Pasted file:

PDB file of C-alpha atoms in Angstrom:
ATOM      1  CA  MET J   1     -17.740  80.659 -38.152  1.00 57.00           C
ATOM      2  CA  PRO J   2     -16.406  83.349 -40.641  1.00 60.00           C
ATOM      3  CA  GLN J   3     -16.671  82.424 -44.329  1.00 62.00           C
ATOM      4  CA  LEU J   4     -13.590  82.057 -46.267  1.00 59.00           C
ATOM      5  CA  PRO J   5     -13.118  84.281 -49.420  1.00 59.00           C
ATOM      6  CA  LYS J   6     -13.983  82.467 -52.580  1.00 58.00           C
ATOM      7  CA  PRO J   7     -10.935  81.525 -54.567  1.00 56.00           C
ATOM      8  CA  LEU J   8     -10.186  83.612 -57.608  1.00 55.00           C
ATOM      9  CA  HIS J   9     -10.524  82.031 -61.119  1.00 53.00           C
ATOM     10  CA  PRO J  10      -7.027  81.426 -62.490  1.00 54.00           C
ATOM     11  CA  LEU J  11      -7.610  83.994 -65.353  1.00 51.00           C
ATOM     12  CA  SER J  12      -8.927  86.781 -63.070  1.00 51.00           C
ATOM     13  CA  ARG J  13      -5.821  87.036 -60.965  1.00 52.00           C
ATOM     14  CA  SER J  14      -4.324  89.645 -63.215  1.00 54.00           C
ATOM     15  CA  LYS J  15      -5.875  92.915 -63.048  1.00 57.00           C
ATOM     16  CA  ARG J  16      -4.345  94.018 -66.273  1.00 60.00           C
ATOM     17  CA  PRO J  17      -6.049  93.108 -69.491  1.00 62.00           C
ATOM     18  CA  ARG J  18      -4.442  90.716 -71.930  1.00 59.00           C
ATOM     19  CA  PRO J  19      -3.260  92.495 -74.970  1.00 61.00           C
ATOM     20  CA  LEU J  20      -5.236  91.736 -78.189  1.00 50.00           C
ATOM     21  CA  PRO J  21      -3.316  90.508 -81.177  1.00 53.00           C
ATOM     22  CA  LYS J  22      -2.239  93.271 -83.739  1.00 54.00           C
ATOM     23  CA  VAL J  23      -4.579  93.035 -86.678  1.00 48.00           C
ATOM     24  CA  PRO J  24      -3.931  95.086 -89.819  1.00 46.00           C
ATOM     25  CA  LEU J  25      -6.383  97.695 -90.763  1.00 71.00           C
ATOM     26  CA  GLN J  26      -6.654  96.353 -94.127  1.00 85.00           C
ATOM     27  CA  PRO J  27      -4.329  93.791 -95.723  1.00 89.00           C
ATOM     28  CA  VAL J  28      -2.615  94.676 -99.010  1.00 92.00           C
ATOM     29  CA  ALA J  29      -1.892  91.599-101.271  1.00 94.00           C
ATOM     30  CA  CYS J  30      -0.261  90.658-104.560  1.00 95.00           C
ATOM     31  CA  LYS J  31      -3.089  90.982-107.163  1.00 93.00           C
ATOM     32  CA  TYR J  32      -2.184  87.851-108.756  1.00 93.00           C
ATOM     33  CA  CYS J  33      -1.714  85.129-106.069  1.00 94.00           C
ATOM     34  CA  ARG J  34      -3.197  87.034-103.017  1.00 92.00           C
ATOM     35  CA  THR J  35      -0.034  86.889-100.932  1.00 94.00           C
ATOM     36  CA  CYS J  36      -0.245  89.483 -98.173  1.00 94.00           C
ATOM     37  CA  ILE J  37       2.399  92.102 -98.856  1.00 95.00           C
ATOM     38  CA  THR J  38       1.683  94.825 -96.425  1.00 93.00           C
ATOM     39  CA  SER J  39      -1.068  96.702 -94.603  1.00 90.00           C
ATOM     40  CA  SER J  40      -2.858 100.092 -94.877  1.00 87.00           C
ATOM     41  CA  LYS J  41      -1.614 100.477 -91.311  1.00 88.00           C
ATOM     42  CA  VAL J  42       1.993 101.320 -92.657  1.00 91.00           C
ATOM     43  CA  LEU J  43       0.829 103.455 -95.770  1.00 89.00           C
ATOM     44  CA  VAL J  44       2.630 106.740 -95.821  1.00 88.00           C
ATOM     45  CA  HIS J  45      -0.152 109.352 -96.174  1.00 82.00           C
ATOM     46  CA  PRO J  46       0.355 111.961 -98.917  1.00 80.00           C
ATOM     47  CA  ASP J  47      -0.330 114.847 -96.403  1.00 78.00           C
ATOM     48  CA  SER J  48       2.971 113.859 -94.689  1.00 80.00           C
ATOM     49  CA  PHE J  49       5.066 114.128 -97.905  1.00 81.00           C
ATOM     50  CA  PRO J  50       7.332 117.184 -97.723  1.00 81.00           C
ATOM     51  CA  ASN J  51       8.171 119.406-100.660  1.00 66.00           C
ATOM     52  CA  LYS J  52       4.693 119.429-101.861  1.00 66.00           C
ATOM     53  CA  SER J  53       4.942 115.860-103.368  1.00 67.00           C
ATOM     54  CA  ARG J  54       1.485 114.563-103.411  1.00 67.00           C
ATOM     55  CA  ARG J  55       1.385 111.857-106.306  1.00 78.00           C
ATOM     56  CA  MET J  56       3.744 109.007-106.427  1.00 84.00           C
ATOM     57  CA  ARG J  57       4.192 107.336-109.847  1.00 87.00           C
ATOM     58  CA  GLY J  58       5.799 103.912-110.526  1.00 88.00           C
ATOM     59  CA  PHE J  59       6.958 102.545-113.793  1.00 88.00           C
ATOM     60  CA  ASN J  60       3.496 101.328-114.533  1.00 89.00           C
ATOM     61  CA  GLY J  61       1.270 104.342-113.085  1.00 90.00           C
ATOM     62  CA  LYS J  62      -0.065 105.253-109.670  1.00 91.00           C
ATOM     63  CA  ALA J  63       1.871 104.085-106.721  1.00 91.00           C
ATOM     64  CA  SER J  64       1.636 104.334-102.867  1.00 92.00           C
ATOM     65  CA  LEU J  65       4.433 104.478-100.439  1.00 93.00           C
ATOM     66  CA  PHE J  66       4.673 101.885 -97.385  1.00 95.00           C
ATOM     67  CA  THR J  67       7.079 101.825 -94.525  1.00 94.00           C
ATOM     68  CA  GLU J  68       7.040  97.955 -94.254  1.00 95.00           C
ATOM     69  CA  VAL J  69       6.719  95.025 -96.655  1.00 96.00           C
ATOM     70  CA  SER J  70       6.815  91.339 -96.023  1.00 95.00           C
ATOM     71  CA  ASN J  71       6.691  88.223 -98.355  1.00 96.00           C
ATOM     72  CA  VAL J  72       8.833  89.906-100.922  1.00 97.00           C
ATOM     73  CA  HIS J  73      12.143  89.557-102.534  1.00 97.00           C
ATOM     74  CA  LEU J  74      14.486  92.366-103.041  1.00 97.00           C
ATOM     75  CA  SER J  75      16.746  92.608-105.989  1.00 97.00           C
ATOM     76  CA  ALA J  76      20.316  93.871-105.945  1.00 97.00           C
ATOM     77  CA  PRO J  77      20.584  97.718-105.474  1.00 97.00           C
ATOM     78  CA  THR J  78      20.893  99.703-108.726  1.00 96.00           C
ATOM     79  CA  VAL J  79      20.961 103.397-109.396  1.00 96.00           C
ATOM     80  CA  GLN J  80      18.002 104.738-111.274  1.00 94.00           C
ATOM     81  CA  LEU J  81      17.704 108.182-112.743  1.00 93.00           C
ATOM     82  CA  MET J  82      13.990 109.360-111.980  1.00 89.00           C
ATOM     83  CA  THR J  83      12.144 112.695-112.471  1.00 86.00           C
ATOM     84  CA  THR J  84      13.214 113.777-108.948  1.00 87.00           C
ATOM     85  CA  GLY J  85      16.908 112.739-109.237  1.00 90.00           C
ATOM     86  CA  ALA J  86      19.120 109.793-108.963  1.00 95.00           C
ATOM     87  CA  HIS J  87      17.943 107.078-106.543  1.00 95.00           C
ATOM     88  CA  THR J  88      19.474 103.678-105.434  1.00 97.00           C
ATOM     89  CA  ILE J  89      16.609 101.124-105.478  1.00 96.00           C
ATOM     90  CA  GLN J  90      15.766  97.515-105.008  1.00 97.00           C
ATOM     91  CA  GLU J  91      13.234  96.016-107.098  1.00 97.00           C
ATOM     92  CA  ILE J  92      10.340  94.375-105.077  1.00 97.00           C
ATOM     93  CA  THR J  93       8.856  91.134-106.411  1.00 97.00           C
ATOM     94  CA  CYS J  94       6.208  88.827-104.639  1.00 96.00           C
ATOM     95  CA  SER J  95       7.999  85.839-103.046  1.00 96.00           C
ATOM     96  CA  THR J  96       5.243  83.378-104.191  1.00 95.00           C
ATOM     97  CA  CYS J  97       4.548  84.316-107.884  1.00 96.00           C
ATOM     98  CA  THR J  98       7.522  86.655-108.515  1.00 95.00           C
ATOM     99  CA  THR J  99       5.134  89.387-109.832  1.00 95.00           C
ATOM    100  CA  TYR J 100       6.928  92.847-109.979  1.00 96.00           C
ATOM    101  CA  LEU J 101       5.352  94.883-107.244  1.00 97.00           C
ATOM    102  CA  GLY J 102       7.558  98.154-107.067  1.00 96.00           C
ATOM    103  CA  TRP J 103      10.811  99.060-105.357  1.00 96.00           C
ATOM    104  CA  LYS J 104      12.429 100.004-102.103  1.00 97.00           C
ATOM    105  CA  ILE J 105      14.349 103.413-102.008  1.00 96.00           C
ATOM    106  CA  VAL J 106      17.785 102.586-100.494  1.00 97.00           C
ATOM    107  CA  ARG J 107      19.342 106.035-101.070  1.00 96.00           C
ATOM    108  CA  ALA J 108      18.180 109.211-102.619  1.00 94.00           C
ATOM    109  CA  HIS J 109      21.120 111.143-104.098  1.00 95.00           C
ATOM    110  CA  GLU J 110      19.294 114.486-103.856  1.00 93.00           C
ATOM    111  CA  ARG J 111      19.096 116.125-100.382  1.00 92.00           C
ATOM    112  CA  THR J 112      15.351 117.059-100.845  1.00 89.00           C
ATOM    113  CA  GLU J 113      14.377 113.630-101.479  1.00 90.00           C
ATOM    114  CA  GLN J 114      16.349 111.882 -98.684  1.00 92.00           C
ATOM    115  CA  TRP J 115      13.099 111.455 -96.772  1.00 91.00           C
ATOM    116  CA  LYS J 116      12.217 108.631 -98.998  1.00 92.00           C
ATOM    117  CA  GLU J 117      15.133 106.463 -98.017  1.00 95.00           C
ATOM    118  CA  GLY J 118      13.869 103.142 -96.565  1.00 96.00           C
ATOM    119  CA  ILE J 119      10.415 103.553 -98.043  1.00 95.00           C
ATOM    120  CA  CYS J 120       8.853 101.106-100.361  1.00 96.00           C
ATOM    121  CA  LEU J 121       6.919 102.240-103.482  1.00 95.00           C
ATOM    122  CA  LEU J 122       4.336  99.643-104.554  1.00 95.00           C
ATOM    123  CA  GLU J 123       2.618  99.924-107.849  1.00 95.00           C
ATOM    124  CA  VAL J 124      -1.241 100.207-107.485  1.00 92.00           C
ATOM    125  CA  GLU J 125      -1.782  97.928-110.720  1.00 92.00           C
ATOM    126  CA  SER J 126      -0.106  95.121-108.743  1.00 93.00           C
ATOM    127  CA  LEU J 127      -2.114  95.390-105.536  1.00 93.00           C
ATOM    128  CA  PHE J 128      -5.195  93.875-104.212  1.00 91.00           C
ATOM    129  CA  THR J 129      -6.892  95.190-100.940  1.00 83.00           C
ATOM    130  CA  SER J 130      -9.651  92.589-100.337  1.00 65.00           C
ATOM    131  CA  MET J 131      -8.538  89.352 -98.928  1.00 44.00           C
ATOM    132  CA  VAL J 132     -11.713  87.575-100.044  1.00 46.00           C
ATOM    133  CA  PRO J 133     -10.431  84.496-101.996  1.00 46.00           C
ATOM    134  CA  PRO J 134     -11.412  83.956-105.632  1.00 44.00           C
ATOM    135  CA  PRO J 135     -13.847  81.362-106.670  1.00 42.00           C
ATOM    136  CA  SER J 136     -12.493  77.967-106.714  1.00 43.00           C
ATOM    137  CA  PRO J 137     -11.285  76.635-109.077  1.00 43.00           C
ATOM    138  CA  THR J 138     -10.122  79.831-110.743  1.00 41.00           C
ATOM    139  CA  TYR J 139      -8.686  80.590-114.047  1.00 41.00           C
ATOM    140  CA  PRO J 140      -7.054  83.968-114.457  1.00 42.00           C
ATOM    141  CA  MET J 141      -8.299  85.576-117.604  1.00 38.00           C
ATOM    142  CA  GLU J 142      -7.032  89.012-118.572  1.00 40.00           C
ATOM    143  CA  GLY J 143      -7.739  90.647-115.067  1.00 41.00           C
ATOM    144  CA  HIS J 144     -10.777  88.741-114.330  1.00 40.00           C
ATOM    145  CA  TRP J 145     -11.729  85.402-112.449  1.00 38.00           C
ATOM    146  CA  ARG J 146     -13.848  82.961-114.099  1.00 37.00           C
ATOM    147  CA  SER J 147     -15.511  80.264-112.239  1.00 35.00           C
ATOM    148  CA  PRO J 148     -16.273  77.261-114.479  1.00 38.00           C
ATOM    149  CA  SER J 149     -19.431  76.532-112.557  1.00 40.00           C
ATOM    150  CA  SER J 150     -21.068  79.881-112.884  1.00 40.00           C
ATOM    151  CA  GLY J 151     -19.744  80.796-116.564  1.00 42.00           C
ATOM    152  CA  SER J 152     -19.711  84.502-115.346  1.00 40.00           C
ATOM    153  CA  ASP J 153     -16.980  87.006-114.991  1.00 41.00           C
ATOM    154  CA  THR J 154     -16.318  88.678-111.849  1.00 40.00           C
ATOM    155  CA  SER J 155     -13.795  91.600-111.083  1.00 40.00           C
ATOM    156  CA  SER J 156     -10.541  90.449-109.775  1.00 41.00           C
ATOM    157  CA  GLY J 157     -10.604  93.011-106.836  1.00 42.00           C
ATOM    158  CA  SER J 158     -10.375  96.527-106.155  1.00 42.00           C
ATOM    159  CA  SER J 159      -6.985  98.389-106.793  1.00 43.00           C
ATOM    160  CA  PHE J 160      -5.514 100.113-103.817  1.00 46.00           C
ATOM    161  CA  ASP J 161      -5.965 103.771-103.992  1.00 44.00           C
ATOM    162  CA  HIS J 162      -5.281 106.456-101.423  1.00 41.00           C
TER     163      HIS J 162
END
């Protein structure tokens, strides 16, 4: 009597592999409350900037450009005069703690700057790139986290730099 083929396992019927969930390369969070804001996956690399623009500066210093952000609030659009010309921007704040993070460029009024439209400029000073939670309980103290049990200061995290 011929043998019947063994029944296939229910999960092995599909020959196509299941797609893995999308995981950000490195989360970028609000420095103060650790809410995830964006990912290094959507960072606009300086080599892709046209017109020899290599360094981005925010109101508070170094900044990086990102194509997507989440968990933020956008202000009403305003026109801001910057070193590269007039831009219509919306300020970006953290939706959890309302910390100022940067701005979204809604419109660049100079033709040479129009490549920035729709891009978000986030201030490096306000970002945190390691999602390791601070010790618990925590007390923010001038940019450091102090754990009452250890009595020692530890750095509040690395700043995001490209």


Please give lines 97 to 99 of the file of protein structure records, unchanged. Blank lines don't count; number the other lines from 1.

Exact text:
ATOM     96  CA  THR J  96       5.243  83.378-104.191  1.00 95.00           C
ATOM     97  CA  CYS J  97       4.548  84.316-107.884  1.00 96.00           C
ATOM     98  CA  THR J  98       7.522  86.655-108.515  1.00 95.00           C